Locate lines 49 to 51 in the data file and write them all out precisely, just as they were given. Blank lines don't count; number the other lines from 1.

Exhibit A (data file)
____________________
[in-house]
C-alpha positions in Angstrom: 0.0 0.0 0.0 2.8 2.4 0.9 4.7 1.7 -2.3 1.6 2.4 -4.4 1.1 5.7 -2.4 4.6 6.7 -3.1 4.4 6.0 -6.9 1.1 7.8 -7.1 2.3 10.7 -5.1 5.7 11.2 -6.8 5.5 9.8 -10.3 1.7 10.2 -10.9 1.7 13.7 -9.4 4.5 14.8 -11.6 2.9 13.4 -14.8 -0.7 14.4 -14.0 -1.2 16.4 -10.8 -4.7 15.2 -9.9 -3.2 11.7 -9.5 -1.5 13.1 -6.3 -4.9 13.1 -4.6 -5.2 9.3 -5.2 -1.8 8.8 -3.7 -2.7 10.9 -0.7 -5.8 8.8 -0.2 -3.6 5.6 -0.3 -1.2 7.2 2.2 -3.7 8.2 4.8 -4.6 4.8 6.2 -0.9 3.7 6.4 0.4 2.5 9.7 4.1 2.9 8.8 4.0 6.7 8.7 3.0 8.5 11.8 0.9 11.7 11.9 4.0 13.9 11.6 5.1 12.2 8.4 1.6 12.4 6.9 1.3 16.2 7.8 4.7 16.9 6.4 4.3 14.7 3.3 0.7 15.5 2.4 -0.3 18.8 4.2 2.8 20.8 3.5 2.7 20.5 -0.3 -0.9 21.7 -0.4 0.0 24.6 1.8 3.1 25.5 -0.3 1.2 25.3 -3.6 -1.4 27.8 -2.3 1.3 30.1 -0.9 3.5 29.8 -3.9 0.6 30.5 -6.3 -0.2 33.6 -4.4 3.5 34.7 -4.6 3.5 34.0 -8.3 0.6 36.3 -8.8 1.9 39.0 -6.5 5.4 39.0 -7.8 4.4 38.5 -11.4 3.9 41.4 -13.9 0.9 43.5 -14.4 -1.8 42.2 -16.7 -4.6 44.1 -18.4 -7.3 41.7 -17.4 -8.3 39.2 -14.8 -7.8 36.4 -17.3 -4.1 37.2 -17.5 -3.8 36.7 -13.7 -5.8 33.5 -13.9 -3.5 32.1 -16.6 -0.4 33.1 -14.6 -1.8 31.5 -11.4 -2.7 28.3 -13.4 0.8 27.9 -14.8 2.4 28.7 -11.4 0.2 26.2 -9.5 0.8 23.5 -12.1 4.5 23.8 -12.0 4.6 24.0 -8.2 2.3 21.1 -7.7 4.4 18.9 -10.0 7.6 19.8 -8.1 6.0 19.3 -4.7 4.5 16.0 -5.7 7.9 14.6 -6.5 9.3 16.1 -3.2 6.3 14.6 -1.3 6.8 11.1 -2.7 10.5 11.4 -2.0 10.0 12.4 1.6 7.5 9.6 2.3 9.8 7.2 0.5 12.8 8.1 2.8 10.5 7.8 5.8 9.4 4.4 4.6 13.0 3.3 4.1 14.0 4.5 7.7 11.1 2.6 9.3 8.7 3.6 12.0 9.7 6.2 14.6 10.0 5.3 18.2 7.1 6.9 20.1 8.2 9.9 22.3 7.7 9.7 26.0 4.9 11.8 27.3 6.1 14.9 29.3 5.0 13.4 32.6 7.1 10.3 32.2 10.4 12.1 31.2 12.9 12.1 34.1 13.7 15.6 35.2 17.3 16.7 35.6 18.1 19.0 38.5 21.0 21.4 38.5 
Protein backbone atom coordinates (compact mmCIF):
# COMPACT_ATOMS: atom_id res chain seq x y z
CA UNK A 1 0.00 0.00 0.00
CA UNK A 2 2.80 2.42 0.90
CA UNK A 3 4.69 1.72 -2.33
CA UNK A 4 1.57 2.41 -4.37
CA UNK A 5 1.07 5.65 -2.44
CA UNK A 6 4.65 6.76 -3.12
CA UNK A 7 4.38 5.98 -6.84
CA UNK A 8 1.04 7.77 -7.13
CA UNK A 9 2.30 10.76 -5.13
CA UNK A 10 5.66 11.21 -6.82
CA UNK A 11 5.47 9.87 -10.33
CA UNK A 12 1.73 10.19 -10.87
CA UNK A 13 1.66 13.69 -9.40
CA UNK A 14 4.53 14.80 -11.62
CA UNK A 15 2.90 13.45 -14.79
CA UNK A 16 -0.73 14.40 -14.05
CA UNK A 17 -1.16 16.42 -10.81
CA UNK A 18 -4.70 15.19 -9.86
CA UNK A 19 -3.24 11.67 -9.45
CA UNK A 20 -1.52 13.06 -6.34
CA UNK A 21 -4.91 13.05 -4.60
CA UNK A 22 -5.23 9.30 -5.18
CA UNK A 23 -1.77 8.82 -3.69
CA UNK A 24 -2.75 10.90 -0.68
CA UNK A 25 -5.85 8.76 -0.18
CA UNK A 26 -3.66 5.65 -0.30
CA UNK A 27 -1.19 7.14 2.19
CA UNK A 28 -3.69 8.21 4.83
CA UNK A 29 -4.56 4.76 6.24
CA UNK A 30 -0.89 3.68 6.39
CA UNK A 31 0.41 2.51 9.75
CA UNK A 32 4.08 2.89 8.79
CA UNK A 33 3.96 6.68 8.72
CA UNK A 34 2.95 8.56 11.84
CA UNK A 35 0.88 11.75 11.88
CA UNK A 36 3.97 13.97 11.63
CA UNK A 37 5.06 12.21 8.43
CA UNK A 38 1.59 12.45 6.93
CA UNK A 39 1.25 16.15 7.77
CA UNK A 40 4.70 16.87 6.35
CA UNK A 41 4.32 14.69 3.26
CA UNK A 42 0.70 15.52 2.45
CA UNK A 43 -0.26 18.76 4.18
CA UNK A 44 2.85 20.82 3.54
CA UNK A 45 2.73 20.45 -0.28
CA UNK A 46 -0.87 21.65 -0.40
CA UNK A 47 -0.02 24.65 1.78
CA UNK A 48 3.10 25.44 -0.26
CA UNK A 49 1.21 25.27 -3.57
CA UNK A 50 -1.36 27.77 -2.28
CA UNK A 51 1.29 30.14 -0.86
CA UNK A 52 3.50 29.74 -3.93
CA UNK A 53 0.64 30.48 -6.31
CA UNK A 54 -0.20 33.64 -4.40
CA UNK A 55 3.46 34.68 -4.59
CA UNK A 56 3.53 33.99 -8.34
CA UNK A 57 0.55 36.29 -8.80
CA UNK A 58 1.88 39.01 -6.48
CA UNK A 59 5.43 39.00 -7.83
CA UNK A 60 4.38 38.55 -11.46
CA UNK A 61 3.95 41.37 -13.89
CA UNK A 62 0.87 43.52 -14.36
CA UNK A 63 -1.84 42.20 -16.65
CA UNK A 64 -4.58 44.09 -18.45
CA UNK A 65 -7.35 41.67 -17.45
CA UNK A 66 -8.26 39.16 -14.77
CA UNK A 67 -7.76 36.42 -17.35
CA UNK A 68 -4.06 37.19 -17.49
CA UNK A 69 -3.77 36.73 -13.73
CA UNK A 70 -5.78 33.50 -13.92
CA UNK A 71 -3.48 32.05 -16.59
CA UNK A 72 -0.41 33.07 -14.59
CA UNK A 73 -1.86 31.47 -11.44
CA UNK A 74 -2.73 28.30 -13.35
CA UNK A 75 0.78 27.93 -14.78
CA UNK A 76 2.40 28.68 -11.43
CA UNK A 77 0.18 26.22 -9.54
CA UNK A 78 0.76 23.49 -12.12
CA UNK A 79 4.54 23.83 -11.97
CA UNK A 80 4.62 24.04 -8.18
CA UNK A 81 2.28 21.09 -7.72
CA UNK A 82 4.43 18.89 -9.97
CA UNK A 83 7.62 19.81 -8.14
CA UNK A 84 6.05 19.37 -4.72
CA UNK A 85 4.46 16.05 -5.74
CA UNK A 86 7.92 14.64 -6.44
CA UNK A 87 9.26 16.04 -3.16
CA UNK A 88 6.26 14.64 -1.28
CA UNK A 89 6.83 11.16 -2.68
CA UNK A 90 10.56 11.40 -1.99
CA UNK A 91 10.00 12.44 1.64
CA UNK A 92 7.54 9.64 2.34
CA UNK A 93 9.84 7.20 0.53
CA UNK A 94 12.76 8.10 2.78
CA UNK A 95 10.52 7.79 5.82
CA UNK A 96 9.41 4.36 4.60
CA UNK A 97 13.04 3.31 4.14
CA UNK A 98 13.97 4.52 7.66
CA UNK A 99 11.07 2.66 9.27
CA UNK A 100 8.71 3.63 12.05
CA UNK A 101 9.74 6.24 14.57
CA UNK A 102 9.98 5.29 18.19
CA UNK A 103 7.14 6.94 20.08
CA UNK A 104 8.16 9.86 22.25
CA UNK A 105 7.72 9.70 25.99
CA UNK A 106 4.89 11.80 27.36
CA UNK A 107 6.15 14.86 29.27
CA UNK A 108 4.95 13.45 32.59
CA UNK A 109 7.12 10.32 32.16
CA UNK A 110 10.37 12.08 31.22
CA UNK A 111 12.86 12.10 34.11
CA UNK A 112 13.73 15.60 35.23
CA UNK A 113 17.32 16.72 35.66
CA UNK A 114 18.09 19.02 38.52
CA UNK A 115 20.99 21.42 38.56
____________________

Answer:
CA UNK A 45 2.73 20.45 -0.28
CA UNK A 46 -0.87 21.65 -0.40
CA UNK A 47 -0.02 24.65 1.78